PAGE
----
Belle, the Beast, and Nietzsche’s Gaston

Beauty and the Beast might be the best traditionalist story dealing with the problem of marriage and women, even in its modern animated form – which is the only form I’ll be dealing with, as the original lacks Gaston. Most people who talk about Gaston, particularly women, pretend they are Belle – or that Belle represents all women – and that Gaston is some kind of anti-woman patriarchal demon behind an attractive mask. Clearly this isn’t the case – in fact, central to his character is his nearly ubiquitous female appeal; women want Gaston, and to pretend they’re all oblivious to his character, or that Belle’s refusal was even tied to character, is childish. Is there something to say about both this obvious fact, and the modern unwillingness to apprehend it?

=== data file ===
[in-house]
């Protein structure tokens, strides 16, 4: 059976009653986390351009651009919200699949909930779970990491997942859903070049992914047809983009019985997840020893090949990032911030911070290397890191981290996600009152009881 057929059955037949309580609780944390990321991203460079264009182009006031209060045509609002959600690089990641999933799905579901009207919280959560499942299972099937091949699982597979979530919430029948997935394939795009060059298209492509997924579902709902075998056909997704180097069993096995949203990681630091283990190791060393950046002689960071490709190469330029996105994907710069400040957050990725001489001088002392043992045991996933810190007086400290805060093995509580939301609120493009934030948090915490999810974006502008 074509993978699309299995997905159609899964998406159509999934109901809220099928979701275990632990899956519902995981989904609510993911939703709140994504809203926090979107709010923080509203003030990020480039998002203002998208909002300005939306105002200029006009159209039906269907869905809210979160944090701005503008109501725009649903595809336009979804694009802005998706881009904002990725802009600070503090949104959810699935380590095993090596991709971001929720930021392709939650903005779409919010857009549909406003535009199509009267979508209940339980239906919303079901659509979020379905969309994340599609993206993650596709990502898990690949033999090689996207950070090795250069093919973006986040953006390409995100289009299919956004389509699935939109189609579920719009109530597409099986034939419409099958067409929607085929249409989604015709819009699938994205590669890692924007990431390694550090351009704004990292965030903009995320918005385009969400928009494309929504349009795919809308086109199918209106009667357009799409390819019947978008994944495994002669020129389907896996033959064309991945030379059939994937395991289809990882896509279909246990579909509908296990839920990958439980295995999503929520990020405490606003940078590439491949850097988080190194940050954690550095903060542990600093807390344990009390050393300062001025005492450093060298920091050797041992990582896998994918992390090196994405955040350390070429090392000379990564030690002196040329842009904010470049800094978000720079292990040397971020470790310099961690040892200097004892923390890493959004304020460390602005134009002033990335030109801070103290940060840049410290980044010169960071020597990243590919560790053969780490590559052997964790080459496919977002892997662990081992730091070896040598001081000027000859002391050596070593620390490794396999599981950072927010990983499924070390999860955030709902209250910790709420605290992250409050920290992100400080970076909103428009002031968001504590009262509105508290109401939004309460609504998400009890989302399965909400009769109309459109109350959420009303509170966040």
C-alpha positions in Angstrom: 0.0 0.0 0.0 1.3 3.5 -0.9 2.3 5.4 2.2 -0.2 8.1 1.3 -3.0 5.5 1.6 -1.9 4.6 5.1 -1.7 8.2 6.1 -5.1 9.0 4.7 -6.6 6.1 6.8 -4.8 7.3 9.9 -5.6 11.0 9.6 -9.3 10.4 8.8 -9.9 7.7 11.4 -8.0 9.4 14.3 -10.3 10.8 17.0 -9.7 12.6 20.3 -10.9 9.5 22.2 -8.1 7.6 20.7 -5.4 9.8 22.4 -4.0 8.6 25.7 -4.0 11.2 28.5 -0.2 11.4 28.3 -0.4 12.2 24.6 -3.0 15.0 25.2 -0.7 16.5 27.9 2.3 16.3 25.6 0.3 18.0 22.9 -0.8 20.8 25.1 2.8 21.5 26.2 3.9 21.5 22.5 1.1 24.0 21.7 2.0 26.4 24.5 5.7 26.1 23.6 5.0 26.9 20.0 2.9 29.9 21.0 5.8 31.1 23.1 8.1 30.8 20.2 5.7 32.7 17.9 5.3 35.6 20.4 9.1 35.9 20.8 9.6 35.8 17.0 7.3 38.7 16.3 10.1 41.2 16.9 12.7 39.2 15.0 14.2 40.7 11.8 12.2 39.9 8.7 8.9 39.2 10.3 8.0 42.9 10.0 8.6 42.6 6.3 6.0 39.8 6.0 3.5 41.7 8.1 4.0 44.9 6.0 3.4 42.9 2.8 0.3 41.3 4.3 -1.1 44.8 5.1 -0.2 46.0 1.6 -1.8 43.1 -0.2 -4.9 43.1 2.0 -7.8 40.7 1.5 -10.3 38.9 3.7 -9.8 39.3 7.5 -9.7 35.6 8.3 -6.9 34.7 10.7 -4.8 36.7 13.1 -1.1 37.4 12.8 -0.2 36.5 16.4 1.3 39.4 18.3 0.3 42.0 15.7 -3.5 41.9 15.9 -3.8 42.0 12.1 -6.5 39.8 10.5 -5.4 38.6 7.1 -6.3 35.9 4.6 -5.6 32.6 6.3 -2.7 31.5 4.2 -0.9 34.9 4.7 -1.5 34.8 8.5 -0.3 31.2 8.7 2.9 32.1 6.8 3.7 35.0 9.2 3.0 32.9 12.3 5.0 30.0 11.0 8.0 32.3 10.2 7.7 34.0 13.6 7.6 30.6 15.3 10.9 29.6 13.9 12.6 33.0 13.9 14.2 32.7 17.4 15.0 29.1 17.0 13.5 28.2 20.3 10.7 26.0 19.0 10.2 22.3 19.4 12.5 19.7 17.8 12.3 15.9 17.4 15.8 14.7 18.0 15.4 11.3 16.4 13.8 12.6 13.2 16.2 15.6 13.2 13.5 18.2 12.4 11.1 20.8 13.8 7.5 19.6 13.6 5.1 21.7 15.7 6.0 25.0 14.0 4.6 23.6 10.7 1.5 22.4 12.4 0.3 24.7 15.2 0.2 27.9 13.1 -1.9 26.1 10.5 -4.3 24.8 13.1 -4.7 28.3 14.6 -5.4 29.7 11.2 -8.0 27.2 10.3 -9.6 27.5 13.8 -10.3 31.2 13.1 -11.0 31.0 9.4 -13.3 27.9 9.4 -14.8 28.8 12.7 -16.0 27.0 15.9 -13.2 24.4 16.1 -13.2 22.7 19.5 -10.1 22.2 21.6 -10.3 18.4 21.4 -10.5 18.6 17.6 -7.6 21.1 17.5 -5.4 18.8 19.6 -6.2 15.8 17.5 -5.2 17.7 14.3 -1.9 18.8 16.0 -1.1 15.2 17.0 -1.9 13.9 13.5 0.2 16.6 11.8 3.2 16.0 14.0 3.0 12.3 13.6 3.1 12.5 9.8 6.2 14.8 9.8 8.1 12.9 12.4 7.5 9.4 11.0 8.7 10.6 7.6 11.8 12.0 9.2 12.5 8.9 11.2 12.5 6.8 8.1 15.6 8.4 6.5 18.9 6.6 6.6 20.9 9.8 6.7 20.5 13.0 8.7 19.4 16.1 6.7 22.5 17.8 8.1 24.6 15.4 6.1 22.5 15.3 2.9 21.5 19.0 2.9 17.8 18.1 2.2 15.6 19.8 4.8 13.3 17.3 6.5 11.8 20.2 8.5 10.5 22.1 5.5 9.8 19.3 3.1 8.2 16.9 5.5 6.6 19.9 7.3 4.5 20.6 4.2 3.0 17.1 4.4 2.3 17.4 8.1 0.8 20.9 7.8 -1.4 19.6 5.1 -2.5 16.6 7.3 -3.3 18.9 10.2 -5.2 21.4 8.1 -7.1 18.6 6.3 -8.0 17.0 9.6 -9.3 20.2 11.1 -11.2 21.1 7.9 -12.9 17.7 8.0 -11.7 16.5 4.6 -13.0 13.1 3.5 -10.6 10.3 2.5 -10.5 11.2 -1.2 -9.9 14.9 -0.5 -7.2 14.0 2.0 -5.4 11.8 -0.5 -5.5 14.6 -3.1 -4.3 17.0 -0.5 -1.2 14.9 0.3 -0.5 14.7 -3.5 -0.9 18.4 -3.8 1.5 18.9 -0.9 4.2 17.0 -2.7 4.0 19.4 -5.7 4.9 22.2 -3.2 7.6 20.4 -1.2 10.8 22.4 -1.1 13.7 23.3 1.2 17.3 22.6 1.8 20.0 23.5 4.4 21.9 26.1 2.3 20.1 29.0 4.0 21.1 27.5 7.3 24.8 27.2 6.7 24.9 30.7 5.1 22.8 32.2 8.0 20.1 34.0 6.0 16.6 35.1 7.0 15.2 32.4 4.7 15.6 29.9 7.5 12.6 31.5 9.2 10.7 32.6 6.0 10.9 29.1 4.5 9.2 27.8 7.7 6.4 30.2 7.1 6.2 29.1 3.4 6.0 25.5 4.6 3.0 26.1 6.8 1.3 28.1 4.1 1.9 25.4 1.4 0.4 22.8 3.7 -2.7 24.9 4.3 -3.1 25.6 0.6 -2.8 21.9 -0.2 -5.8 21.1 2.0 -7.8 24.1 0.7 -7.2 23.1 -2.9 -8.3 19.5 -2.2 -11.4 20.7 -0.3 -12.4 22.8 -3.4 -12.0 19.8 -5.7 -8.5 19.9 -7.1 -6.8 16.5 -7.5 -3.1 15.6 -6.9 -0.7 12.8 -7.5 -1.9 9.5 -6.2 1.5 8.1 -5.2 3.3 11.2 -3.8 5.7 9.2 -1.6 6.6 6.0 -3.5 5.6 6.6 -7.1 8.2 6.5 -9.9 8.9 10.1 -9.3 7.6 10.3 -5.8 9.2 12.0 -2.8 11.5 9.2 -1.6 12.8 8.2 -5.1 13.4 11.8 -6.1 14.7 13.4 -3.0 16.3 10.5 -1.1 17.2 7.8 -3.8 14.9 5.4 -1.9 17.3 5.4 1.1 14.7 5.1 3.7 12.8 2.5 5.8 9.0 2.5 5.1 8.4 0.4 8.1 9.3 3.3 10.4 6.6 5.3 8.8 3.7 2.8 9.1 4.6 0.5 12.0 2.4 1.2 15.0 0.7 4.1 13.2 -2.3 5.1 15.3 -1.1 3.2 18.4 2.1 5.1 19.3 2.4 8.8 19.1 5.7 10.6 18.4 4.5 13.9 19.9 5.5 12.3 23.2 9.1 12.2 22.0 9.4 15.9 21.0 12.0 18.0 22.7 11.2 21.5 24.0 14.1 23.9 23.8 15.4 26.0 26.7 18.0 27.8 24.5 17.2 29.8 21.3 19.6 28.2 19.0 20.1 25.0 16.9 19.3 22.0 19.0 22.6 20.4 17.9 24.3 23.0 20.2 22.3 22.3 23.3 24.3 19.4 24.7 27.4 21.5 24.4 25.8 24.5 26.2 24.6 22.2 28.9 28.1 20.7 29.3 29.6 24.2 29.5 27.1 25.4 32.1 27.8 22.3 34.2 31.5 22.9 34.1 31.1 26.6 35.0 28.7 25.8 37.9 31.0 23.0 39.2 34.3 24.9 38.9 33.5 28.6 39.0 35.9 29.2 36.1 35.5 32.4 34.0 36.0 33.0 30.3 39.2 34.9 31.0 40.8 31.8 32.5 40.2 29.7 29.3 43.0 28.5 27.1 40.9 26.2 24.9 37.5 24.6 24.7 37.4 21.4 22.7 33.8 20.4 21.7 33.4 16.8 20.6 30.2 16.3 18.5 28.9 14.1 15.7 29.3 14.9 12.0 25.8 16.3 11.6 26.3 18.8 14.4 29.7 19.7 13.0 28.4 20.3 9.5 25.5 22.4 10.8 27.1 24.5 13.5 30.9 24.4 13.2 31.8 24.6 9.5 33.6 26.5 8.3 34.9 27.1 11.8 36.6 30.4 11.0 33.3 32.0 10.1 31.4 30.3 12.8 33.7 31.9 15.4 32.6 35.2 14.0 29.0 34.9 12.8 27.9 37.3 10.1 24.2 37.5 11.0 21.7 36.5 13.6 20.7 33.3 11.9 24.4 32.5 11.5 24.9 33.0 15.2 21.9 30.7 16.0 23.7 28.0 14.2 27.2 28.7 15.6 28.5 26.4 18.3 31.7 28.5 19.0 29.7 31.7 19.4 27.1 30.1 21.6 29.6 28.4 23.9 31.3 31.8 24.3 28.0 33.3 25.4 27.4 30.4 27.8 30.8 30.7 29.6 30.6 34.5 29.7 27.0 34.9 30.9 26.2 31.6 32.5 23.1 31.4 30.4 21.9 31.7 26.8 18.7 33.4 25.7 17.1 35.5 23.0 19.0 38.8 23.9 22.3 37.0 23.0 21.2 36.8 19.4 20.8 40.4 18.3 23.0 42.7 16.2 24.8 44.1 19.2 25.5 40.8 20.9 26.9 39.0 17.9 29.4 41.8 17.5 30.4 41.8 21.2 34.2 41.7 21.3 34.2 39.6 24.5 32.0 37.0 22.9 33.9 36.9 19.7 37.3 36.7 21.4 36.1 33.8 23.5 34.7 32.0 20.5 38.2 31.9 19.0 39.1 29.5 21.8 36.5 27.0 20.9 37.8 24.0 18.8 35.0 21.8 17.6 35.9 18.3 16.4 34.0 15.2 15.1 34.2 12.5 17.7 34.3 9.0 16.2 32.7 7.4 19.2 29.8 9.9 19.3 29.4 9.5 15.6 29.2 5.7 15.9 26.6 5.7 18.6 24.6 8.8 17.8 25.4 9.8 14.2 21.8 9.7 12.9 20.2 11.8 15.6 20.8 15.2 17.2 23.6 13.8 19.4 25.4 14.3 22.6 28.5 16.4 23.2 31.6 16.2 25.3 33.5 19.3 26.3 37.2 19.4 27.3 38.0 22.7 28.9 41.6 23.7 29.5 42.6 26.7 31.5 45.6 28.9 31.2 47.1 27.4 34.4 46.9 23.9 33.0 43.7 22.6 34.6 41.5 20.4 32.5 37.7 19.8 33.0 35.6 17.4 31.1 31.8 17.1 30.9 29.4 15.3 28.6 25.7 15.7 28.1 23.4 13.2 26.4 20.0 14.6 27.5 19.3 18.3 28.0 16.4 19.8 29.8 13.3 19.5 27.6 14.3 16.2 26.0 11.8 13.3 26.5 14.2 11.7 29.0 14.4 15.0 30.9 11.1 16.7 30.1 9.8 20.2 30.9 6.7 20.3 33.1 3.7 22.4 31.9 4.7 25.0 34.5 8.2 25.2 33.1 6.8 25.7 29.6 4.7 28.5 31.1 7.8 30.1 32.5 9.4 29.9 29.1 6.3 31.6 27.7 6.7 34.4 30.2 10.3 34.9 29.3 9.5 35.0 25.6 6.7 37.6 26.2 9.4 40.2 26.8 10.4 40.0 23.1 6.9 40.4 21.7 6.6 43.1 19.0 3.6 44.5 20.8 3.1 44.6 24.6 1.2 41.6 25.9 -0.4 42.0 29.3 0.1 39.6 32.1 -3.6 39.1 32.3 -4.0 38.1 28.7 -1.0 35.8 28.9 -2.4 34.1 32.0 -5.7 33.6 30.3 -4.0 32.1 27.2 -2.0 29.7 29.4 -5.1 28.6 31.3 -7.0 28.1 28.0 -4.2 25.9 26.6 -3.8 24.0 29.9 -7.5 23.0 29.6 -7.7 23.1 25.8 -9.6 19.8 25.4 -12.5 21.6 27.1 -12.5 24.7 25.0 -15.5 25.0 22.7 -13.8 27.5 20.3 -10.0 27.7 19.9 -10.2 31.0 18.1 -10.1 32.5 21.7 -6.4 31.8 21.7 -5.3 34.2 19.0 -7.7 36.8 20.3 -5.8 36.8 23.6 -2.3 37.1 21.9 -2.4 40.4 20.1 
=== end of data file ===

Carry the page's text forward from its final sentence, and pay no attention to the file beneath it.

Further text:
On the Subordination of Women

What an awful idea. Only a monster would believe something like this. Why do we have to subordinate anyone, let alone women as a group? But over the long years of women’s suffrage and legal equality, have women demonstrated a desire to be equals? Or simply a desire to be given equality? Furthermore, what have women done with that equality? What’s the status of our heterosexual (reproductive) relationships? What can be said about the happiness of men, and women, in our society now that women have their so-called freedom? This is the key point.

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